Five service members ask Navy for reprieve from order banning off-base church attendance
By ROSE L. THAYER | STARS AND STRIPES Published: July 1, 2020
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At least five service members have hired a lawyer to fight a Navy order that bars them from attending indoor worship services to prevent the spread of the coronavirus because they believe it violates their constitutional right of religious freedom.
First Liberty Institute, a Texas-based legal office focused on defending religious freedoms, sent letters beginning Monday to five commanders, asking them to grant the service members an accommodation and to encourage the Navy to rescind the “unlawful order.”
“The commander in chief has already declared churches are essential in America,” said Michael Berry, general counsel for First Liberty and the lawyer for the five service members. “It really strikes me that the Navy is either blatantly disregarding the president, the commander in chief, or they haven’t been paying attention and are completely tone deaf to what’s going on.”
Air Force Maj. Daniel Schultz, who is assigned to the Naval Post Graduate School in California and therefore falls under the order’s restrictions, is part of his off-base church’s leadership and worship team, according to Berry’s four-page letter to Air Force Lt. Col. Matthew Garvin, commander of the school’s Air Force element.
“Maj. Schultz is a devout Christian, and his sincerely held religious beliefs compel him to participate in religious services at his church, in person,” Berry wrote. “Because [the order] bans him from attending church and participating on the worship team, the Navy order substantially burdens Maj. Schultz’s sincerely held religious beliefs.”
Berry’s other four clients have declined to have their names or the specifics of their requests released publicly.
The Navy first issued orders to prevent the spread of the coronavirus in March, only granting sailors permission to travel from home to work and to the grocery store or pharmacy for essential items, said Capt. Sarah Self-Kyler, spokeswoman for the Navy’s Fleet Forces Command. Since then, Navy chaplains have worked to make worship opportunities available to sailors in ways that don’t require large gatherings of people, she said.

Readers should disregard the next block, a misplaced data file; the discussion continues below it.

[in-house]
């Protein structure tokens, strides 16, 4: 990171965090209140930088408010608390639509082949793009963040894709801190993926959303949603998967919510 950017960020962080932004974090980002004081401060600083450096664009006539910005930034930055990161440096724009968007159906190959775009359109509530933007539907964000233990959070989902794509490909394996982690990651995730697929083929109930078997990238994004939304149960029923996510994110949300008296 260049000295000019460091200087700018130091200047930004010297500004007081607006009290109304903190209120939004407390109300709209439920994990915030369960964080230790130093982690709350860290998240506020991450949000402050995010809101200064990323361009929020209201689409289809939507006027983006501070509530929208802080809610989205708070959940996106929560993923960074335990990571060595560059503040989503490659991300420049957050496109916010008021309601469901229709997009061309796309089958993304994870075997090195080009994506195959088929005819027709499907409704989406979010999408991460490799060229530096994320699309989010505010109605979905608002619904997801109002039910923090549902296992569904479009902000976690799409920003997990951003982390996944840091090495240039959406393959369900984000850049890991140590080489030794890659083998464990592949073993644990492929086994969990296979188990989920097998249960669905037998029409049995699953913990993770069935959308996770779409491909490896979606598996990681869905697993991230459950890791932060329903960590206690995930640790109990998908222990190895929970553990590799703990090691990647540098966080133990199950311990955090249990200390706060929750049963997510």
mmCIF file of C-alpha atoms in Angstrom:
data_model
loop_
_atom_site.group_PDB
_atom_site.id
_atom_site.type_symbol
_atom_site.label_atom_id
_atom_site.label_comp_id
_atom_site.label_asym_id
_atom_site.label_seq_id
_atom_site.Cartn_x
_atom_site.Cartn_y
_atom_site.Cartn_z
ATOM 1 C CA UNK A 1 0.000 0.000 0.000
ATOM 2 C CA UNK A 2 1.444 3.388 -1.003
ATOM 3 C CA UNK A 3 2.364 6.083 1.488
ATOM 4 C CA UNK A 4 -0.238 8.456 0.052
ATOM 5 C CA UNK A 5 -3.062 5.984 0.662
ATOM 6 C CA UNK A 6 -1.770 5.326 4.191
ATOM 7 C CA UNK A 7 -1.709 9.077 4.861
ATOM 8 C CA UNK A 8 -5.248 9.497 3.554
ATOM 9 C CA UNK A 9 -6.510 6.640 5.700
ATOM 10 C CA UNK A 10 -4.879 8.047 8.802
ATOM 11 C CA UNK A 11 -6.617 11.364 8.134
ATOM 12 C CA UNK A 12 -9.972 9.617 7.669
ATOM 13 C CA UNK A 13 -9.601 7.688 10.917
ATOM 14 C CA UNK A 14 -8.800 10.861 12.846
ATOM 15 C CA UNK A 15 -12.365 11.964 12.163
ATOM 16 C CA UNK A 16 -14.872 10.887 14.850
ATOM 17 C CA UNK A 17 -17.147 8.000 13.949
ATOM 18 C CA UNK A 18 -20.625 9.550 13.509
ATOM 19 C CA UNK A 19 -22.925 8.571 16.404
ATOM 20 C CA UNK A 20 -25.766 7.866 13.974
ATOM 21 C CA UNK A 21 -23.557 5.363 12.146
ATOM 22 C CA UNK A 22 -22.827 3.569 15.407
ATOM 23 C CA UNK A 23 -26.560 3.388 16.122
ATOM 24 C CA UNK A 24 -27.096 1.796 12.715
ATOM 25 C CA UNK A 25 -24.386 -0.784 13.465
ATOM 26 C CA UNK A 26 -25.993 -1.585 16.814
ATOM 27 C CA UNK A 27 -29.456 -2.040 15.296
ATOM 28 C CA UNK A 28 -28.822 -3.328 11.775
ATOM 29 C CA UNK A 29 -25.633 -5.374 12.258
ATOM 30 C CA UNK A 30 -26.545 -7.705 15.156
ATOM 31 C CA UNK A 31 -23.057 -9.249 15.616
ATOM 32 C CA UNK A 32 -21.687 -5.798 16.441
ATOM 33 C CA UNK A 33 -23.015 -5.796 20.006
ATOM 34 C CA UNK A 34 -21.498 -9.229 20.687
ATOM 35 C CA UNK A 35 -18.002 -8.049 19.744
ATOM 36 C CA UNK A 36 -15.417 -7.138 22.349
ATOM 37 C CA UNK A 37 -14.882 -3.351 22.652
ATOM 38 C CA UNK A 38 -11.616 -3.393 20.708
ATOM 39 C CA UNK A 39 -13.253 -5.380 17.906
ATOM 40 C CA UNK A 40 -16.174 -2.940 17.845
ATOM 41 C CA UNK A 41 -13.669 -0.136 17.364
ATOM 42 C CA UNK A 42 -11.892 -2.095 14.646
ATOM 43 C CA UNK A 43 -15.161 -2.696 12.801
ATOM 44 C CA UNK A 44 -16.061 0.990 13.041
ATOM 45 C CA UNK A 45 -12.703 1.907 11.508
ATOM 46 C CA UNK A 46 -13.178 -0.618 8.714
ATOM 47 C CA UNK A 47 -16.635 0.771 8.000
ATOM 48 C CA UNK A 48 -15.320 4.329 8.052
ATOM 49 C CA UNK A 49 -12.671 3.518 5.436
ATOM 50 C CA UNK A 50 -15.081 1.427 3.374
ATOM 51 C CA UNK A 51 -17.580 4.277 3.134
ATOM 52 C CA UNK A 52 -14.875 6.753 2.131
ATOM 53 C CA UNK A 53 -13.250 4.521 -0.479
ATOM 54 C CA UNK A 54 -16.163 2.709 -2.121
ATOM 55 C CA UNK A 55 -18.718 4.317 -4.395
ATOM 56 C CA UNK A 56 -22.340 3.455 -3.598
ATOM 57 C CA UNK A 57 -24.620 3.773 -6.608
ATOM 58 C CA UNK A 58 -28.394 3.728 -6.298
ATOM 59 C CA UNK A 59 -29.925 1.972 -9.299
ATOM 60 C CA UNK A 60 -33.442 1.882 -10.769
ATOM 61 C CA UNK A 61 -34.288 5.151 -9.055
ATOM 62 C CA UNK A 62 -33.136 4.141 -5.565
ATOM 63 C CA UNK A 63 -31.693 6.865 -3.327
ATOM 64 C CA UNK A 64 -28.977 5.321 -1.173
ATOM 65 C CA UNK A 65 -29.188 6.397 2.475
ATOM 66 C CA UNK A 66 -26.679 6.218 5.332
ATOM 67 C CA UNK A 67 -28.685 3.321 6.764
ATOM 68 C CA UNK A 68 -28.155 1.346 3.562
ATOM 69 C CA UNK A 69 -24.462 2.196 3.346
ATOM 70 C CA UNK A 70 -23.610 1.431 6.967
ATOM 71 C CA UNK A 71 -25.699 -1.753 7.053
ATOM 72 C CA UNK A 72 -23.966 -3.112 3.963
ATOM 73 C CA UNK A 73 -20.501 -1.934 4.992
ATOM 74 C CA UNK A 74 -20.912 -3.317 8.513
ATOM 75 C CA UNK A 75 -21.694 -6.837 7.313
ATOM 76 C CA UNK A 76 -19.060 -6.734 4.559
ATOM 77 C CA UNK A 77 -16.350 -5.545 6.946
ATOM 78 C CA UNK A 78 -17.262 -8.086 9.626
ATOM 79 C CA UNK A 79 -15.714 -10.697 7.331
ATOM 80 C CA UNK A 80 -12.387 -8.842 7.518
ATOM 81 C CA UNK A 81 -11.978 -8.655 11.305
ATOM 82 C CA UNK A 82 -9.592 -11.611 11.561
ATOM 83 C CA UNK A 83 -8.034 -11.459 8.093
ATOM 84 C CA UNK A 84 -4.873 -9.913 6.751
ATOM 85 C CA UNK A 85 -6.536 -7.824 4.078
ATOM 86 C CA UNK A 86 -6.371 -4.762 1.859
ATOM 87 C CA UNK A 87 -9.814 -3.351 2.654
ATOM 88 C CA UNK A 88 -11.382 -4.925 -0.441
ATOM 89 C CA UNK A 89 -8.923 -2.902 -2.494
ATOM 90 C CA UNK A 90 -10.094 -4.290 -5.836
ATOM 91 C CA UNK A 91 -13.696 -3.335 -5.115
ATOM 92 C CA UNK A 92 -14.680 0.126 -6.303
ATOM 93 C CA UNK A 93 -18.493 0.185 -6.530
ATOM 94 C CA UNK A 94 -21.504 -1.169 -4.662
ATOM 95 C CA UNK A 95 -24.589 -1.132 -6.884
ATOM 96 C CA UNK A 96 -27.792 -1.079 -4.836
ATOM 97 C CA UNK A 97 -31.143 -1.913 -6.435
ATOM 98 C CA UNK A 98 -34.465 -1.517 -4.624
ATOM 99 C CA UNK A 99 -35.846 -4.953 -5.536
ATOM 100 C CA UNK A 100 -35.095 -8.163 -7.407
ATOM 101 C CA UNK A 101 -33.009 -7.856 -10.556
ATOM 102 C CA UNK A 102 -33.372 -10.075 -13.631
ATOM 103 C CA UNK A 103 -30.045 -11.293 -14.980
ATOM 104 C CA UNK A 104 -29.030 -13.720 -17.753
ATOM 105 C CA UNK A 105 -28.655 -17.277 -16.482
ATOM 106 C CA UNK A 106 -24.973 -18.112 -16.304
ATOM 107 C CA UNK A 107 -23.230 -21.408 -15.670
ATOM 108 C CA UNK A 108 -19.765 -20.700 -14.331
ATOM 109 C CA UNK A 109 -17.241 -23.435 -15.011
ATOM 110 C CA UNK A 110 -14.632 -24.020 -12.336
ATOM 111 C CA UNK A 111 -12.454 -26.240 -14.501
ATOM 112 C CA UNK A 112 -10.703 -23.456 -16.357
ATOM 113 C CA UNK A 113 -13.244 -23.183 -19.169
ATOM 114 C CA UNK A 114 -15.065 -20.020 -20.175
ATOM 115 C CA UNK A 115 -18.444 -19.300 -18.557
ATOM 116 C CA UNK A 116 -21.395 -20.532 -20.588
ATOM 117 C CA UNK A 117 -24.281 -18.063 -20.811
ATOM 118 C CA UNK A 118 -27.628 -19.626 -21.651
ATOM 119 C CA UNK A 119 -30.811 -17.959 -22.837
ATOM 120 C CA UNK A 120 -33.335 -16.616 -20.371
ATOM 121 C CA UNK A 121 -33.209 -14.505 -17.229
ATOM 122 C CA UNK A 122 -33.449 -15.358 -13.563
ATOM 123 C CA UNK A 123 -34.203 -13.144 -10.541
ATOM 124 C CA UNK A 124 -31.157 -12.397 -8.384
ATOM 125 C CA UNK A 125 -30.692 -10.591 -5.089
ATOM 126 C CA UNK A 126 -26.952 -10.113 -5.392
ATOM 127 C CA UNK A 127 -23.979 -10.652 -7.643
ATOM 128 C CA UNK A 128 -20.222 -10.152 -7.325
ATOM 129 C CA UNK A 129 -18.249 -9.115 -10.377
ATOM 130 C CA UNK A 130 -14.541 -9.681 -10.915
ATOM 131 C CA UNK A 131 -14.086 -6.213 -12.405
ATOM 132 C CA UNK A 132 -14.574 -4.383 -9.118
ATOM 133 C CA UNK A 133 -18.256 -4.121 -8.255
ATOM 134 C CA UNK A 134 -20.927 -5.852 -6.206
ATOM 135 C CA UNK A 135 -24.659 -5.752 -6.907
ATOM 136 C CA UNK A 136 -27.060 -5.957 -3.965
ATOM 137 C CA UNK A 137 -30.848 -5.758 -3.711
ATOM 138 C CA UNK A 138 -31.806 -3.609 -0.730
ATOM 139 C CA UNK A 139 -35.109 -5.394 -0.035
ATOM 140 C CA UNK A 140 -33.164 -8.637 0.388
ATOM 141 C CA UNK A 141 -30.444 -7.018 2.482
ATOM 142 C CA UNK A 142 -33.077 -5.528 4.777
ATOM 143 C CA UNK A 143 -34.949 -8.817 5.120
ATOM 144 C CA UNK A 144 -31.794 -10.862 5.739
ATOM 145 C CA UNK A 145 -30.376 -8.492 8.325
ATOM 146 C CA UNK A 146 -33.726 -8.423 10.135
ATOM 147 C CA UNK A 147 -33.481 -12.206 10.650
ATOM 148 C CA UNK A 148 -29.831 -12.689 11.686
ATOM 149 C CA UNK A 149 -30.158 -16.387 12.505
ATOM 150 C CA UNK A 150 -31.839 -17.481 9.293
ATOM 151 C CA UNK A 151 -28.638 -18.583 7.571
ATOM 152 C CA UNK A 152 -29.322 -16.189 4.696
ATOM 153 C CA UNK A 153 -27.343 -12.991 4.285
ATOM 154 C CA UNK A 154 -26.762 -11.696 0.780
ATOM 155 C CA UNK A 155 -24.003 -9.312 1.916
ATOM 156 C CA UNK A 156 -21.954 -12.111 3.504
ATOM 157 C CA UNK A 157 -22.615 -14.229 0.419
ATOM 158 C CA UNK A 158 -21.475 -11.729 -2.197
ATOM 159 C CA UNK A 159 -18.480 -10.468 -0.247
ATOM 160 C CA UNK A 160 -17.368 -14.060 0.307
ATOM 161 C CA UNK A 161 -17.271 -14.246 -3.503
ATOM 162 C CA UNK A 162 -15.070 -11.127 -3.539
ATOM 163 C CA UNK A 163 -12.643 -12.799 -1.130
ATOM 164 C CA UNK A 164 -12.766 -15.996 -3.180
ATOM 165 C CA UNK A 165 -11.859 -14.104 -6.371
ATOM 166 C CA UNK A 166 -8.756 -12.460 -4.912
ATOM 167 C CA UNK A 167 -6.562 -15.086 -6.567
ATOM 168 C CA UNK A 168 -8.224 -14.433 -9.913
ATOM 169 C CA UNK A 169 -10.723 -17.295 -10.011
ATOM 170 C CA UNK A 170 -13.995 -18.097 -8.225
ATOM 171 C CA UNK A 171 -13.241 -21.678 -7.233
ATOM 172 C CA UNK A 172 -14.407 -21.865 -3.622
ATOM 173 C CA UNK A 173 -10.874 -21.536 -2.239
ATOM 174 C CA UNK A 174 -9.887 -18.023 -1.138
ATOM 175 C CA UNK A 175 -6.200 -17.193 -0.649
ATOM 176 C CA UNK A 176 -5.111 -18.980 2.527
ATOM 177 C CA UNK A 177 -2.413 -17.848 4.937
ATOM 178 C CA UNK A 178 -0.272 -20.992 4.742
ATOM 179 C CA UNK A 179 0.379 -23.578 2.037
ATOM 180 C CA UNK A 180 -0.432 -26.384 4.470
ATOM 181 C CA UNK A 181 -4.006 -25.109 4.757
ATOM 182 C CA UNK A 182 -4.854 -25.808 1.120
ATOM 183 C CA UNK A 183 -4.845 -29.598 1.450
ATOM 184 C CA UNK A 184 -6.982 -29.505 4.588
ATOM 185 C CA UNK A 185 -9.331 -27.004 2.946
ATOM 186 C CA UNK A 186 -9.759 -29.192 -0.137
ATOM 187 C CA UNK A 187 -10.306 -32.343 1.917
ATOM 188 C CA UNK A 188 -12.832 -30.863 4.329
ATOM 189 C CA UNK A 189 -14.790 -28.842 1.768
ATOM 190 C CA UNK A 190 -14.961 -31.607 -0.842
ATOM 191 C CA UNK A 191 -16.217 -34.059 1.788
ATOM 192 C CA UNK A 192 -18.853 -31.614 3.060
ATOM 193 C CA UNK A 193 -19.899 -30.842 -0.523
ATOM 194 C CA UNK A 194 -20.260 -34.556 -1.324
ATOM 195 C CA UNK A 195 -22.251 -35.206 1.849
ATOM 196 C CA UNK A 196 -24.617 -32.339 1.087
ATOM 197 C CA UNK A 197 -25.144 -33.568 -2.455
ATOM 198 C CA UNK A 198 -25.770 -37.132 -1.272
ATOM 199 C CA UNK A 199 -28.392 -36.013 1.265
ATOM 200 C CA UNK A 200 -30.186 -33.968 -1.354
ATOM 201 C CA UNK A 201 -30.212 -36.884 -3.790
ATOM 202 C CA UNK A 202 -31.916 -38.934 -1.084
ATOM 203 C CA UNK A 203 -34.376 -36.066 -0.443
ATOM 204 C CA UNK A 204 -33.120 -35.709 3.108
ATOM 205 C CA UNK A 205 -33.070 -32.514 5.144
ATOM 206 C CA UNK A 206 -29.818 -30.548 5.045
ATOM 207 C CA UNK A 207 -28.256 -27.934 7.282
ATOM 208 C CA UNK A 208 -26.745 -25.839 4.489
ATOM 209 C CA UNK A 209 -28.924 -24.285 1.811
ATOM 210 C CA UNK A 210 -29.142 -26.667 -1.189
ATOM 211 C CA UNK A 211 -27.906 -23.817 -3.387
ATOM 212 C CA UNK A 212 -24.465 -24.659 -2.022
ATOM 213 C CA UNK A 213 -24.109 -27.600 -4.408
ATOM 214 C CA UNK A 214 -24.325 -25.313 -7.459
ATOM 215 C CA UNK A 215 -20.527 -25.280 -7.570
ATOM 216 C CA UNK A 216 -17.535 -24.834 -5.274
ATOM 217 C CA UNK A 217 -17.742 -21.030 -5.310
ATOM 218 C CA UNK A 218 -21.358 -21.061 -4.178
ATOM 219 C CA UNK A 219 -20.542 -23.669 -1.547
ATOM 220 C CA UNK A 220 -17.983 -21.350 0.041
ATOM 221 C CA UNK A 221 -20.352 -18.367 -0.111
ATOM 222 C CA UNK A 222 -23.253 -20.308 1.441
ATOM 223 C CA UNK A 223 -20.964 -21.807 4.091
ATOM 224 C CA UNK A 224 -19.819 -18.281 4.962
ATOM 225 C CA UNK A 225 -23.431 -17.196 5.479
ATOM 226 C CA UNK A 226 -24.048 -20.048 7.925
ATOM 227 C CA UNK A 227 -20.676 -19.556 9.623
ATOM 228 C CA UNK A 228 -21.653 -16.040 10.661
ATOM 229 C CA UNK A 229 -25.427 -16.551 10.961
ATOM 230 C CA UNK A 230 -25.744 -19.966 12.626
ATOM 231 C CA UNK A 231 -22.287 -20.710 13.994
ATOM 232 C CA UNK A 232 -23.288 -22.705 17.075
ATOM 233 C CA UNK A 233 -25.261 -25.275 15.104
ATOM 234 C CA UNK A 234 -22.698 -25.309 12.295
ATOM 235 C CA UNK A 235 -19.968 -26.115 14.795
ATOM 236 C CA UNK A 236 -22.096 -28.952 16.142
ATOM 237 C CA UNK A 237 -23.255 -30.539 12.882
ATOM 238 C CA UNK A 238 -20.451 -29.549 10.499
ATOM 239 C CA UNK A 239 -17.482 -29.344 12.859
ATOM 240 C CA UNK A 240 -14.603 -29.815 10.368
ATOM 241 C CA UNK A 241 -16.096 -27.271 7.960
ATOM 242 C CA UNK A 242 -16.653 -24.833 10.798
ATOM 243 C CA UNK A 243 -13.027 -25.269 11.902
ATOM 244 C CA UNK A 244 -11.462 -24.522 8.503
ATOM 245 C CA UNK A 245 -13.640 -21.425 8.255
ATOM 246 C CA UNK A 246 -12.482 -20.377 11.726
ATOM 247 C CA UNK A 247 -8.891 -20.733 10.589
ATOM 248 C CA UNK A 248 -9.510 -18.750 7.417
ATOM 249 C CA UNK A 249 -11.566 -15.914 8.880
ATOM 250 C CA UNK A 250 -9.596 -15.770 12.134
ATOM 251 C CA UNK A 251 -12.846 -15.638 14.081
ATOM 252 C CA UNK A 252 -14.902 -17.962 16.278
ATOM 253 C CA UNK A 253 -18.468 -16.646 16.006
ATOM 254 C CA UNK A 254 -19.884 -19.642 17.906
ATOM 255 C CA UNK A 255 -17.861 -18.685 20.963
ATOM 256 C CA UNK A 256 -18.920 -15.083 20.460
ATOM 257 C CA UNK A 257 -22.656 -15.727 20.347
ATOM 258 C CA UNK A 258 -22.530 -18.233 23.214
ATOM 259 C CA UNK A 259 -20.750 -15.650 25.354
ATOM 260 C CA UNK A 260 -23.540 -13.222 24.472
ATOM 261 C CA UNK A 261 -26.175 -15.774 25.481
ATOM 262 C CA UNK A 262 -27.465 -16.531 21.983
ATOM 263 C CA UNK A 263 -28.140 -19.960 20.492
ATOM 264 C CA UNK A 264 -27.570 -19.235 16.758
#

“The [Defense Department] places a high value on the rights of members of the military services to observe the tenets of their respective religions or to observe no religion at all,” Self-Kyler said.
On June 24, the Navy released a new order to reiterate the March guidelines, which haven’t changed, she said. However, the update did provide more specifics on what is and isn’t allowed because many service members live in civilian communities that have begun reopening.
The order warns “the easing of community restrictions is not aligned with the Navy imperative to maintain [the coronavirus] infection as low as achievable across the force.”
“While all region and installation commanders maintain a strong working relationship with local and state leadership and consistently monitor current health conditions, the Navy’s unique mission sometimes demands that it impose greater burdens on its force than are imposed on our civilian counterparts in order to ensure operational effectiveness,” Self-Kyler said.
In regards to religious services, the June order allows for sailors to attend drive-thru and outdoor events, but specifically bans attendance at indoor religious services held off base, as well as other places, including bars, casinos, conferences, sporting events, concerts, public beaches, amusement parks and other events “designed to promote large gatherings.”
On-base religious services are allowed depending on available opportunities.
At this time, all churches on bases at Health Protection Level Charlie remain closed. Seventeen of the Navy’s 50 bases in the continental United States are now at the Bravo protection level, which allows commanders to lessen on-base restrictions but keeps social distancing safety measures in place. For Berry, the real problem with the order is that it allows participation in other activities such as house parties of any size, so long as precautions are taken and no one in the home has recently exhibited flu-like symptoms. The order also states to avoid social events in homes with more than 10 people who don’t live there “to the maximum extent possible.”
“In other words, Maj. Schultz cannot attend religious services at his church, but he can host a party at his house with the same number of people that attend his church,” Berry wrote.
However, the Navy updated the order Wednesday night to limit in-residence gatherings to just 10 guests in addition to the members of the household and removed the word “social” to allow for those events to occur regardless of their nature, Self-Kyler said Thursday.
“The Navy works to support every sailor’s religious practices to the broadest extent possible within the bounds of military readiness, health and safety. These provisions, among others outlined in the original message, are essential to safeguarding the health, safety, and welfare of our service members and ensuring the Navy’s operational readiness,” she said.
The letter to Schultz’s command requests a response within one week about whether a religious accommodation will be approved.